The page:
VI. That God does nothing which is not orderly, and that it is not even possible to conceive of events which are not regular.The activities or the acts of will of God are commonly divided into ordinary and extraordinary. But it is well to bear in mind that God does nothing out of order. Therefore, that which passes for extraordinary is so only with regard to a particular order established among the created things, for as regards the universal order, everything conforms to it. This is so true that not only does nothing occur in this world which is absolutely irregular, but it is even impossible to conceive of such an occurrence. Because, let us suppose for example that some one jots down a quantity of points upon a sheet of paper helter skelter, as do those who exercise the ridiculous art of Geomancy; now I say that it is possible to find a geometrical line whose concept shall be uniform and constant, that is, in accordance with a certain formula, and which line at the same time shall pass through all of those points, and in the same order in which the hand jotted them down; also if a continuous line be traced, which is now straight, now circular, and now of any other description, it is possible to find a mental equivalent, a formula or an equation common to all the points of this line by virtue of which formula the changes in the direction of the line must occur. There is no instance of a face whose contour does not form part of a geometric line and which can not be traced entire by a certain mathematical motion. But when the formula is very complex, that which conforms to it passes for irregular. Thus we may  say that in whatever manner God might have created the world, it would always have been regular and in a certain order. God, however, has chosen the most perfect, that is to say the one which is at the same time the simplest in hypotheses and the richest in phenomena, as might be the case with a geometric line, whose construction was easy, but whose properties and effects were extremely remarkable and of great significance.
Gottfried Wilhelm Leibniz, c. 1700
Portrait by Johann Friedrich Wentzel (1670–1729)
via Wikimedia Commons


Russell argues against using God as a logical solution to philosophical problems.
The God of the Old Testament is a God of power, the God of the New Testament is also a God of love; but the God of the theologians, from Aristotle to Calvin, is one whose appeal is intellectual: His existence solves certain puzzles which otherwise would create argumentative difficulties in the understanding of the universe. This Deity who appears at the end of a piece of reasoning, like the proof of a proposition in geometry, did not satisfy Rousseau, who reverted to a conception of God more akin to that of the Gospels.
Leibniz, I gather, runs the risk of not loving his fellow man enough to consider God's purpose in light of man's welfare, and of seeing God in the bloodless way Russell describes.

Furthermore, the British philosopher counters the 'best of all worlds' argument as efficiently as Voltaire. First he recapitulates the Leibnizian reasoning: God made a world that has evil too, rather than all good, he writes; and
That is because some great goods are logically bound up with certain evils.
He further explains Leibniz's point with this example: a drink of water would not be appreciated as a great good if one were not thirsty.

In short:
The world that resulted [from God's decision] [...] has a greater surplus of good over evil than any other possible world; it is therefore the best of all possible worlds, and the evil that it contains affords no argument against the goodness of God.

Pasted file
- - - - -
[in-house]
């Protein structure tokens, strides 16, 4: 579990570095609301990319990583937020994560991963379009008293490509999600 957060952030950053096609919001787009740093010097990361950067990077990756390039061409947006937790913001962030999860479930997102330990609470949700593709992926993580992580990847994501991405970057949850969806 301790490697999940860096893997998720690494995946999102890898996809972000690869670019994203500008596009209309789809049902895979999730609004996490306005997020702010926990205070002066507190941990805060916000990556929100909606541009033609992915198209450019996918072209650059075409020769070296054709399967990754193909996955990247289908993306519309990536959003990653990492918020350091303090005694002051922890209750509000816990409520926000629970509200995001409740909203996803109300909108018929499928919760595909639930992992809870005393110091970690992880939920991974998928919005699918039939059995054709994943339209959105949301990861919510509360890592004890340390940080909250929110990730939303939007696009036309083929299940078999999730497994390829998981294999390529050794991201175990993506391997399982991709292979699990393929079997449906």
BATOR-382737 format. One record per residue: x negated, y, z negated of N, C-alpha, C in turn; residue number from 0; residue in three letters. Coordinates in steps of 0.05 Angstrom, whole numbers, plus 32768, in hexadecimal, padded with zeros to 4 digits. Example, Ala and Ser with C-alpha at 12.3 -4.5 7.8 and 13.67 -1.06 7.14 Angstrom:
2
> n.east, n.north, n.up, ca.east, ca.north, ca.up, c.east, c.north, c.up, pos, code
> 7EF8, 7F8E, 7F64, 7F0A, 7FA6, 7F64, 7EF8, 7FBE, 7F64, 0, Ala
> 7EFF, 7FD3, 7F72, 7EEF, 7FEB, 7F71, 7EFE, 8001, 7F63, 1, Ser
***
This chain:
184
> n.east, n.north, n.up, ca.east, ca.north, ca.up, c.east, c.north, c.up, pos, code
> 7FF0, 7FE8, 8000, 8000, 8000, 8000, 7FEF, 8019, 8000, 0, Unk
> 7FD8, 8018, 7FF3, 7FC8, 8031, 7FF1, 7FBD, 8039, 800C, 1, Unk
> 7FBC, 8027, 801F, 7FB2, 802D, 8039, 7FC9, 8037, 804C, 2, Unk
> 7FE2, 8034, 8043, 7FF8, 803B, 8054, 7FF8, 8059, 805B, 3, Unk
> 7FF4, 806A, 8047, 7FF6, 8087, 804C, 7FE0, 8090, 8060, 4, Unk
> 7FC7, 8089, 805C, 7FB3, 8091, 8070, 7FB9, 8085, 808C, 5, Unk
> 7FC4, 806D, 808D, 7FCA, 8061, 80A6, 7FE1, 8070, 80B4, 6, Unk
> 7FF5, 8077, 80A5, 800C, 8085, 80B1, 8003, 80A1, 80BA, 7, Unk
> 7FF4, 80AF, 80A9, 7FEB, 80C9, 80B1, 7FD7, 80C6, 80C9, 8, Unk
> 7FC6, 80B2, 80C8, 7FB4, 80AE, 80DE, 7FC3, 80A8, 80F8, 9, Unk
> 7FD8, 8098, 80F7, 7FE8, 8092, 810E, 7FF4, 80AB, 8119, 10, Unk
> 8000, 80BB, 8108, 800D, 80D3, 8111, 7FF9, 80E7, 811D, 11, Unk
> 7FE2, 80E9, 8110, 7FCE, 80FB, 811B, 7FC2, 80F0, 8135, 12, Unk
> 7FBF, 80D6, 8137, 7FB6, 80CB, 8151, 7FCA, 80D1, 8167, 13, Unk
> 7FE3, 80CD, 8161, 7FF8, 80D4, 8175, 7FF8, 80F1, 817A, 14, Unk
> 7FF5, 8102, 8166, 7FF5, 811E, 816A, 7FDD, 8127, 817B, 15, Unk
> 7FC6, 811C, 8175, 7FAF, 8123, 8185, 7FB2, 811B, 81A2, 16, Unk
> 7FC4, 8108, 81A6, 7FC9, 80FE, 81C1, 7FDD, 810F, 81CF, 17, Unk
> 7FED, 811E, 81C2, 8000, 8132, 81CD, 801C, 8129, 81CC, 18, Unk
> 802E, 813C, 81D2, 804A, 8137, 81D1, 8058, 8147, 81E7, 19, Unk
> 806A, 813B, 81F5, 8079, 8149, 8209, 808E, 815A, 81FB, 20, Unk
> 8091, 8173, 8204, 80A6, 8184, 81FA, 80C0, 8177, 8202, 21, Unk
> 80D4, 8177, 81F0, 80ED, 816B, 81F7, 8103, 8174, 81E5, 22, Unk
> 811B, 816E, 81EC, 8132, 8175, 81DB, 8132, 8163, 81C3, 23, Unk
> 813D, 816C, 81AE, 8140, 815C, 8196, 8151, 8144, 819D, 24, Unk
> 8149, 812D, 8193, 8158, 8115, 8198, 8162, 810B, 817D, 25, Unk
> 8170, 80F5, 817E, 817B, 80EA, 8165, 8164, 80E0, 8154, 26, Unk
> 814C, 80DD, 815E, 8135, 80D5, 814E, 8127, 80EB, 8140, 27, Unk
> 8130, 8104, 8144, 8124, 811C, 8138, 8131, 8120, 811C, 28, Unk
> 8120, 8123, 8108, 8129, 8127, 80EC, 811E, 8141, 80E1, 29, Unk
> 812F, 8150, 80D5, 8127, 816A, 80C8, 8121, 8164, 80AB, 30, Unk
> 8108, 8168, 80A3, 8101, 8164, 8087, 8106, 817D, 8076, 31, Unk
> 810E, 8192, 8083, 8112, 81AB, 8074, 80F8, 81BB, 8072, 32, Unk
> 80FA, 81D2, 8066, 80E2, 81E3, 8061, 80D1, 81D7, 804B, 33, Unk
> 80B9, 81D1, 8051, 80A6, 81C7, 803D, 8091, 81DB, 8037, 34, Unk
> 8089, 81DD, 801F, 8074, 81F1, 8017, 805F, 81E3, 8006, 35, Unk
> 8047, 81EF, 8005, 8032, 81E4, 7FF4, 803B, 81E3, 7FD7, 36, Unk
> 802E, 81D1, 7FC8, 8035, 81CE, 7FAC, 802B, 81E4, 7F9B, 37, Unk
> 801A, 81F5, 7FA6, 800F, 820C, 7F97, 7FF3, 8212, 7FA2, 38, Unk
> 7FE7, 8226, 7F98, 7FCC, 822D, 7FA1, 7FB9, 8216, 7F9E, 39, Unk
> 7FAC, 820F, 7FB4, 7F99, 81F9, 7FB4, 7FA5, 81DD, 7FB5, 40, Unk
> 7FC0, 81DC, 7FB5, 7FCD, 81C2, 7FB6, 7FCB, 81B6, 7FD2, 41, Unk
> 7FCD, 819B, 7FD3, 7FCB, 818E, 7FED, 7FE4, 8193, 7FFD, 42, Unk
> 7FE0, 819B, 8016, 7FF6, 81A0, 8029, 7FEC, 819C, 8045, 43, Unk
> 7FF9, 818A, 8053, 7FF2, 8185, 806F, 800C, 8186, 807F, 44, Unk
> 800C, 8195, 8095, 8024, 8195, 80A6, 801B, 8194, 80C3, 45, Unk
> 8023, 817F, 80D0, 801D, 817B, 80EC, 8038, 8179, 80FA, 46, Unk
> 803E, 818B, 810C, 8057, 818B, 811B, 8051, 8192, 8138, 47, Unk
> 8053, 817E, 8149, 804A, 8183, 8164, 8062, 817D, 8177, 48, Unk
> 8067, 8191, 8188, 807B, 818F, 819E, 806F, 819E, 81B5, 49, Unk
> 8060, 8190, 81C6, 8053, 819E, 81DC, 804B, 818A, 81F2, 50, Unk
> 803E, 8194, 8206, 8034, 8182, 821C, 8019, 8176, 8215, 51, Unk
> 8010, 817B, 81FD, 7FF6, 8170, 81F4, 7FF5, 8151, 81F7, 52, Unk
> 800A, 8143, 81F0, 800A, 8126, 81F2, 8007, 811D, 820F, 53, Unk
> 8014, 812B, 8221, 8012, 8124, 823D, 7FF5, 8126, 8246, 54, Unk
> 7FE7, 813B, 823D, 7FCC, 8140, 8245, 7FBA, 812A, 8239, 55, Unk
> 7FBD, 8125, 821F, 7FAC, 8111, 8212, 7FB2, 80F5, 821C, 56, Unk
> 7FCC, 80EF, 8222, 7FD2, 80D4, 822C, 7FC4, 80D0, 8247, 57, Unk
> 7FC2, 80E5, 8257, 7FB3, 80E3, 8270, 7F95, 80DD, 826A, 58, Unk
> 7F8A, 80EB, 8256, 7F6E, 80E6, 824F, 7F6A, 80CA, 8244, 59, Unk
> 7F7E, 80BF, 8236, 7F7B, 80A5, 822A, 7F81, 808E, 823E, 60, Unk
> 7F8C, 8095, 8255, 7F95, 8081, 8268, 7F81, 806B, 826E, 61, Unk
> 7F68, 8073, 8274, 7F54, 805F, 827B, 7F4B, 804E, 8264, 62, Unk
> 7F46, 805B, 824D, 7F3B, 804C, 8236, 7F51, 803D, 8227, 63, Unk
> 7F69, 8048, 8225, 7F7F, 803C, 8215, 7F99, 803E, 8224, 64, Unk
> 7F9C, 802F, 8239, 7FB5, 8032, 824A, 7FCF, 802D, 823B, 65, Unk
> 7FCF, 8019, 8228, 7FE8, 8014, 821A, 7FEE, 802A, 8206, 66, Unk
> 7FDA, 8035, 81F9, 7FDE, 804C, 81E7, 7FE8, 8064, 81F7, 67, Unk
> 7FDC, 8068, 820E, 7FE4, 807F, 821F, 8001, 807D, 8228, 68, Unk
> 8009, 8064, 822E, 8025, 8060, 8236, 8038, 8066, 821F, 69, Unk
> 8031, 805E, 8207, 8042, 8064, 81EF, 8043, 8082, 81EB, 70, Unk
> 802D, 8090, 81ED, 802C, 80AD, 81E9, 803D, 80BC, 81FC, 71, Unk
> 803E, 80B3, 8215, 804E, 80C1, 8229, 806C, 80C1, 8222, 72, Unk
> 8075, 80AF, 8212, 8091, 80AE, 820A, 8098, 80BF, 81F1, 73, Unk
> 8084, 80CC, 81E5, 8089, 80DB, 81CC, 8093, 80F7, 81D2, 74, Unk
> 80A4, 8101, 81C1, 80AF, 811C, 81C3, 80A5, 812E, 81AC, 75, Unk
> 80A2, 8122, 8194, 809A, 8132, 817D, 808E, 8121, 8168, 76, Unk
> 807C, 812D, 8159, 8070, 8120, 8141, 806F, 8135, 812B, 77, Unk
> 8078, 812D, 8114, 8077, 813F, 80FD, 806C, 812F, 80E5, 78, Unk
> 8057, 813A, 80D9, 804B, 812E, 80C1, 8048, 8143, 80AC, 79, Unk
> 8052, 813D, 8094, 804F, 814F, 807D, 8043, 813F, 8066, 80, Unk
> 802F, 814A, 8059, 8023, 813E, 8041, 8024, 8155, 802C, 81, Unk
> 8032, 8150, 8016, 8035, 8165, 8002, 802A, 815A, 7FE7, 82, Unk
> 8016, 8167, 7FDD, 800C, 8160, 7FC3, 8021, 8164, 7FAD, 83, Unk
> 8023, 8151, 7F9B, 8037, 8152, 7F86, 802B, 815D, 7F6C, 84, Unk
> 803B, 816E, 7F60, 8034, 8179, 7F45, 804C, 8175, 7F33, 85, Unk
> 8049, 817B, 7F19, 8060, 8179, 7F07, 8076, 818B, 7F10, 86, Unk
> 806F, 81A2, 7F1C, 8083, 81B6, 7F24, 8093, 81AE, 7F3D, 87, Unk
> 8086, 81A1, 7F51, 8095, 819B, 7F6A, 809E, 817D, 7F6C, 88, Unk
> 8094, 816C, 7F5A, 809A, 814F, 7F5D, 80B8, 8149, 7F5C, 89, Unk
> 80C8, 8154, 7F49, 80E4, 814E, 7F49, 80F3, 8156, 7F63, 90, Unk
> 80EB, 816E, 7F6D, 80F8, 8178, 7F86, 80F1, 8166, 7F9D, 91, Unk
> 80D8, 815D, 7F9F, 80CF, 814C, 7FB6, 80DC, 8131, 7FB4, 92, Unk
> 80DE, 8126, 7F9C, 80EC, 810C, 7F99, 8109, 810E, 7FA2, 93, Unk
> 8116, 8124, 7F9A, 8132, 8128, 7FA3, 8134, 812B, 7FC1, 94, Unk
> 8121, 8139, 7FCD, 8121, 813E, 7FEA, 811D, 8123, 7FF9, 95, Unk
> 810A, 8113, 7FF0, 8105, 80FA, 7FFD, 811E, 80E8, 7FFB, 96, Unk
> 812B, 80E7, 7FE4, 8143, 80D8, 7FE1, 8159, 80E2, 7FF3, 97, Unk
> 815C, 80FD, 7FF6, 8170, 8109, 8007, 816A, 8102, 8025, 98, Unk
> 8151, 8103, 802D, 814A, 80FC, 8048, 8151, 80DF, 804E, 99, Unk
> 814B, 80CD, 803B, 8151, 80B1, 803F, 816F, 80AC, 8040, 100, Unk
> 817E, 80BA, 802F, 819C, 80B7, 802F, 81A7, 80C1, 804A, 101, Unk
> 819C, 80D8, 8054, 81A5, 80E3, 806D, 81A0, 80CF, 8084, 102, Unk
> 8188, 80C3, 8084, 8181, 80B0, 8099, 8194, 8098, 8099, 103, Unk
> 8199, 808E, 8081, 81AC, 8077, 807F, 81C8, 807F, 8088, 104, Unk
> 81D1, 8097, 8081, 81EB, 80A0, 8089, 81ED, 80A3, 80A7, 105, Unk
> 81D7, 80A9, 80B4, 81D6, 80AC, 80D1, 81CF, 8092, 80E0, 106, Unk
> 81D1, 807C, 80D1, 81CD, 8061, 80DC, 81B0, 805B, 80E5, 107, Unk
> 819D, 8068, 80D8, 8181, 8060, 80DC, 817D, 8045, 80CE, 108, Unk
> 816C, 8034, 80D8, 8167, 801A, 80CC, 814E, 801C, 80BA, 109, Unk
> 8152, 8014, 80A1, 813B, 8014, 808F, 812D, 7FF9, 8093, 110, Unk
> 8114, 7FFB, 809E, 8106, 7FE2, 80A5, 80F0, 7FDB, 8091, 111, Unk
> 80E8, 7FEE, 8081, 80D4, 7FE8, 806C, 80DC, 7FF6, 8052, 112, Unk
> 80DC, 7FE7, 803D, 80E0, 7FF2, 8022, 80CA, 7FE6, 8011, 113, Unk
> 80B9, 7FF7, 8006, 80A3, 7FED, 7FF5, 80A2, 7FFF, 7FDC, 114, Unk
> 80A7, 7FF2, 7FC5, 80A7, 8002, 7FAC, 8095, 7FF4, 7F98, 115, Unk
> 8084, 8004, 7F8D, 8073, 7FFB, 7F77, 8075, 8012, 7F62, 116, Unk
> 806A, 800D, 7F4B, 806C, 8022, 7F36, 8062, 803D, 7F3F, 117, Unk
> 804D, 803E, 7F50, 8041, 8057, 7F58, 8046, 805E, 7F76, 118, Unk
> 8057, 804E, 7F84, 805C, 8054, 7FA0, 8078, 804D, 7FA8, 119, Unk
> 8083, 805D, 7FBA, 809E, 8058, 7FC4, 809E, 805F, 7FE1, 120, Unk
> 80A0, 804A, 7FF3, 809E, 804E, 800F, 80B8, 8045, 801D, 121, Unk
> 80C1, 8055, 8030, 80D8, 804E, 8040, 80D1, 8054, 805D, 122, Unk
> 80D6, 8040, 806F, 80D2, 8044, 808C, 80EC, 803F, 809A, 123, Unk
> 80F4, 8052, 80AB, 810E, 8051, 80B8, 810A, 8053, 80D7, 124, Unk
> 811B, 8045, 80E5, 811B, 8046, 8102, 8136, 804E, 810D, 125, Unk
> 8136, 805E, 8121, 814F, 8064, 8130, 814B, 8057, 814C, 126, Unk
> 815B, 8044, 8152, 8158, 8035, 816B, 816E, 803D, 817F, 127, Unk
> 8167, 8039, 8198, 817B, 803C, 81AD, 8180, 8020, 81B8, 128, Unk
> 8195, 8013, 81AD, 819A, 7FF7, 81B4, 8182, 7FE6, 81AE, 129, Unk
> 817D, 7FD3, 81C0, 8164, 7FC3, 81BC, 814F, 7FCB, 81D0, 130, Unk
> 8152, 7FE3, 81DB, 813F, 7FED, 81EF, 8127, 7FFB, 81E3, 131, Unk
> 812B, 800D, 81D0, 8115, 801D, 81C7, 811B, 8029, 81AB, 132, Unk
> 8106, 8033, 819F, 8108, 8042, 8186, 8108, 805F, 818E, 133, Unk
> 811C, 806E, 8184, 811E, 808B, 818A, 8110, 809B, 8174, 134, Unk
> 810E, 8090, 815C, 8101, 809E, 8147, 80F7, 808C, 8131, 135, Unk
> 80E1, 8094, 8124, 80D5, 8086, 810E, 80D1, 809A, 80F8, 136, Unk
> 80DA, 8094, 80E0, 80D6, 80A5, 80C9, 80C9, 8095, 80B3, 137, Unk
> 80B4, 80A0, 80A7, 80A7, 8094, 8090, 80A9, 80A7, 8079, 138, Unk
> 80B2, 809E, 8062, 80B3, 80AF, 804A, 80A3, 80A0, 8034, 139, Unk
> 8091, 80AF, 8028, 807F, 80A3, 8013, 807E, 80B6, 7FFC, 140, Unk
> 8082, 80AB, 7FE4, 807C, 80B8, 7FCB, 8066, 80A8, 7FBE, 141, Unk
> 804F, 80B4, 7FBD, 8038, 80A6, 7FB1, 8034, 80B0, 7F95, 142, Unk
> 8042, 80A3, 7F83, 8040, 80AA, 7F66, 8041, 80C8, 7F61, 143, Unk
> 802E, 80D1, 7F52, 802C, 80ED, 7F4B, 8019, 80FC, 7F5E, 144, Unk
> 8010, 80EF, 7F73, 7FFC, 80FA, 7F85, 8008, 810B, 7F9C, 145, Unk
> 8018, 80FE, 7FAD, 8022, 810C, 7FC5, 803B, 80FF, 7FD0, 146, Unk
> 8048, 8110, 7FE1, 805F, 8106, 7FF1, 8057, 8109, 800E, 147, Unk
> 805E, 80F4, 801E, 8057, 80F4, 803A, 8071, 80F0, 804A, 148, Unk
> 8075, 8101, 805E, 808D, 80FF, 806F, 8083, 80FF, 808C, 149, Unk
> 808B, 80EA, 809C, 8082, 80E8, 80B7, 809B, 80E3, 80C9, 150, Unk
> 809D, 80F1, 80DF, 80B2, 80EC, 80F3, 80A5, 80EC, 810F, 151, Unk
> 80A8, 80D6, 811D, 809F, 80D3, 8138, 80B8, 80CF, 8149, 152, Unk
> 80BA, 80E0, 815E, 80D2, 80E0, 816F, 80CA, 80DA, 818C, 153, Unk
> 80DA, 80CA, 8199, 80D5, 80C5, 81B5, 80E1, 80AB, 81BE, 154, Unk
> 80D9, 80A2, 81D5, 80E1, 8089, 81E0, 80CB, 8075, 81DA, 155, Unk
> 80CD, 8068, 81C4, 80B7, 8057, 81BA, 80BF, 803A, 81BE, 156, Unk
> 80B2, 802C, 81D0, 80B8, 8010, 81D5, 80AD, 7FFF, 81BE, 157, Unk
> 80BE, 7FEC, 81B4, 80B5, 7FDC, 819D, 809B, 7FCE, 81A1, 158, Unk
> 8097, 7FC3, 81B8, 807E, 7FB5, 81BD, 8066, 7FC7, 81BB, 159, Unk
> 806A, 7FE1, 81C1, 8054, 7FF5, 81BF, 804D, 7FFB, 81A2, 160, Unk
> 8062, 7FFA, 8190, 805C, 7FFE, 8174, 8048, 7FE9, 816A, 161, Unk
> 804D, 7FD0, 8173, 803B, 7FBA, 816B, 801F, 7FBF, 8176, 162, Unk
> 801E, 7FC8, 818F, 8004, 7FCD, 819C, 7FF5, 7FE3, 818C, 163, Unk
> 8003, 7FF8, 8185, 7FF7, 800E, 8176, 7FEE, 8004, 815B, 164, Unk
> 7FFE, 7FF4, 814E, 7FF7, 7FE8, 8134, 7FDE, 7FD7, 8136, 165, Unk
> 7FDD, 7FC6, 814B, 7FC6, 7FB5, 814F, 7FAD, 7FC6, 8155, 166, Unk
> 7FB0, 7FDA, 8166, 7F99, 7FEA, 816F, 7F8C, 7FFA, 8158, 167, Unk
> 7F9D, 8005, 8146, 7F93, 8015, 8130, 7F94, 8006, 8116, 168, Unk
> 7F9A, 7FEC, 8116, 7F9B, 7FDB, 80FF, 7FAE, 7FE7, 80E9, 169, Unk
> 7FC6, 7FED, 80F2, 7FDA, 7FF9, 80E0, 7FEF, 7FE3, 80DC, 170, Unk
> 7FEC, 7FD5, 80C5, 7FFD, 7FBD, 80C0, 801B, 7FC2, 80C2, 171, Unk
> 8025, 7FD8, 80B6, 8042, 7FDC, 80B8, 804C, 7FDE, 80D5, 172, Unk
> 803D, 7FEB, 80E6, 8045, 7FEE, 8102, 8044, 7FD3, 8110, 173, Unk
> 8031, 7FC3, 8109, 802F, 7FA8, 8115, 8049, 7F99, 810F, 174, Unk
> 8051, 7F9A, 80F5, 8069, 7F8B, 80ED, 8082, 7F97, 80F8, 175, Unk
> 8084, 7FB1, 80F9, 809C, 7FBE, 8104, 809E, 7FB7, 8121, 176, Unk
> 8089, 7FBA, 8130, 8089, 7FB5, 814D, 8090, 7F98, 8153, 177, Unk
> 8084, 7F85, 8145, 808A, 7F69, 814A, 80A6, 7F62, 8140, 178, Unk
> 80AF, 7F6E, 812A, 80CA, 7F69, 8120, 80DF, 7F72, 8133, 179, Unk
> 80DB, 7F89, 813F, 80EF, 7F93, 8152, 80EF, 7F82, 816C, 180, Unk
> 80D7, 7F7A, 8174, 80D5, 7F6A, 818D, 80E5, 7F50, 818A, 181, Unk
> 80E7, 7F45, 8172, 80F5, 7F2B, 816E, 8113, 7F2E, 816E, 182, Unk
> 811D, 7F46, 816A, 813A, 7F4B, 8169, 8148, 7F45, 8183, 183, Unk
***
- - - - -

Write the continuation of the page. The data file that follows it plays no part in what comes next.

But Russell then argues that this line of reasoning is self-interested. It might appeal to Leibniz himself and to Leibniz's patrons, but not to much of the rest of the world:
This argument apparently satisfied the Queen of Prussia. Her serfs continued to suffer the evil, while she continued to enjoy the good,* and it was comforting to be assured by a great philosopher that this was just and right.
My father and I once talked about a different metaphor for an organized/disorganized world: If we inspect a carpet from beneath, as human beings do when we look at the world, we see the frayed ends of yarn, the unfinished appearance, etc. Whereas a being who is looking at the carpet from the top, like God, is seeing and understanding the pattern. Not that I remember Papa presenting this belief as his own; he was discussing it as an illustration.

I like the Connect the Dot metaphor, too. But I think I'd substitute the modern metaphor of 'not seeing the forest for the trees.' When the world is composed of many elements, it can be hard to see patterns and organization that may exist.


"Bertrand Russell Smoking A Pipe"
"The Welsh philosopher and mathematician Bertrand Russell smoking the pipe while sitting on an armchair. 1954 (Photo by Mondadori Portfolio via Getty Images)"
via Wikimedia Commons


My two cents: I'm not entirely opposed to the idea that "What I do thou knowest not now; but thou shalt know hereafter" — that it is possible to believe in a God whose reasoning is not always understandable but might be explained to us in the afterlife. That said, I object very much to human beings explaining away the hardships of others, by attempting to intuit God's reasoning themselves. I think that it's nicer to have the sense to see that this is a tricky endeavour, and have the compassion to see that it should not be undertaken if it makes people feel even worse.**

"Discourse on Metaphysics" [Wikipedia]
"Monadology" [Wikipedia]
"Leibniz" in The History of Western Philosophy, 2nd ed., by Bertrand Russell (London: George Allen + Unwin, 1979), pp. 563-576
John 13.7, King James Bible []

* (His premise that Queen of Prussia was happier than her subjects because she was richer is not watertight. But I agree that the world might make far greater sense to her, because it feels materially fulfilling, than it would to a peasant to whom it feels materially precarious.)
** I should state that I am not thinking of specific examples of this behaviour! — this is not a passive-aggressive allusion or 'subtweet.'